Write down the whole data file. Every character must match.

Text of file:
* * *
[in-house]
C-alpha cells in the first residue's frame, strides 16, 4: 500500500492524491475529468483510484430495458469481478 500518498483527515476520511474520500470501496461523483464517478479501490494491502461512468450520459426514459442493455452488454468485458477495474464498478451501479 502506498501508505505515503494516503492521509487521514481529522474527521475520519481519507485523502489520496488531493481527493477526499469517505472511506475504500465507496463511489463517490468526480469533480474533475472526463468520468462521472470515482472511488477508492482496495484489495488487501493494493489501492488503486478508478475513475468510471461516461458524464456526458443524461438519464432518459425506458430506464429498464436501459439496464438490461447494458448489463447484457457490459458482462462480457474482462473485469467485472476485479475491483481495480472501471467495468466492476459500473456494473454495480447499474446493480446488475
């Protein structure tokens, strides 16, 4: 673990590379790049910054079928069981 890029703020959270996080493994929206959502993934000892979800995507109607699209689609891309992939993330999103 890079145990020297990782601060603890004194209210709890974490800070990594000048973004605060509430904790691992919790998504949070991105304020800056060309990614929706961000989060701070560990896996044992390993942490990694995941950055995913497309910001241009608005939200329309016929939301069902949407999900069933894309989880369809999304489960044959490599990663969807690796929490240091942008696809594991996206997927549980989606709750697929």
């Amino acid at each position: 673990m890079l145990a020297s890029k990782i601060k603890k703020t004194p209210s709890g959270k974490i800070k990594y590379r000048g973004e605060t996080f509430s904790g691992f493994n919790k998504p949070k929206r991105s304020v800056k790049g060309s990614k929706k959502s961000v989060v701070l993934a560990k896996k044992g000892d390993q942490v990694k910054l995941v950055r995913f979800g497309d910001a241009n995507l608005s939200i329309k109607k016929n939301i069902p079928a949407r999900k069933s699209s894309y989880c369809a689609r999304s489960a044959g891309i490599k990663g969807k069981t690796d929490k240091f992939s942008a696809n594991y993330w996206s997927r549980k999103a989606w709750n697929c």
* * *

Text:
[in-house]
C-alpha cells in the first residue's frame, strides 16, 4: 500500500492524491475529468483510484430495458469481478 500518498483527515476520511474520500470501496461523483464517478479501490494491502461512468450520459426514459442493455452488454468485458477495474464498478451501479 502506498501508505505515503494516503492521509487521514481529522474527521475520519481519507485523502489520496488531493481527493477526499469517505472511506475504500465507496463511489463517490468526480469533480474533475472526463468520468462521472470515482472511488477508492482496495484489495488487501493494493489501492488503486478508478475513475468510471461516461458524464456526458443524461438519464432518459425506458430506464429498464436501459439496464438490461447494458448489463447484457457490459458482462462480457474482462473485469467485472476485479475491483481495480472501471467495468466492476459500473456494473454495480447499474446493480446488475
């Protein structure tokens, strides 16, 4: 673990590379790049910054079928069981 890029703020959270996080493994929206959502993934000892979800995507109607699209689609891309992939993330999103 890079145990020297990782601060603890004194209210709890974490800070990594000048973004605060509430904790691992919790998504949070991105304020800056060309990614929706961000989060701070560990896996044992390993942490990694995941950055995913497309910001241009608005939200329309016929939301069902949407999900069933894309989880369809999304489960044959490599990663969807690796929490240091942008696809594991996206997927549980989606709750697929």
């Amino acid at each position: 673990m890079l145990a020297s890029k990782i601060k603890k703020t004194p209210s709890g959270k974490i800070k990594y590379r000048g973004e605060t996080f509430s904790g691992f493994n919790k998504p949070k929206r991105s304020v800056k790049g060309s990614k929706k959502s961000v989060v701070l993934a560990k896996k044992g000892d390993q942490v990694k910054l995941v950055r995913f979800g497309d910001a241009n995507l608005s939200i329309k109607k016929n939301i069902p079928a949407r999900k069933s699209s894309y989880c369809a689609r999304s489960a044959g891309i490599k990663g969807k069981t690796d929490k240091f992939s942008a696809n594991y993330w996206s997927r549980k999103a989606w709750n697929c």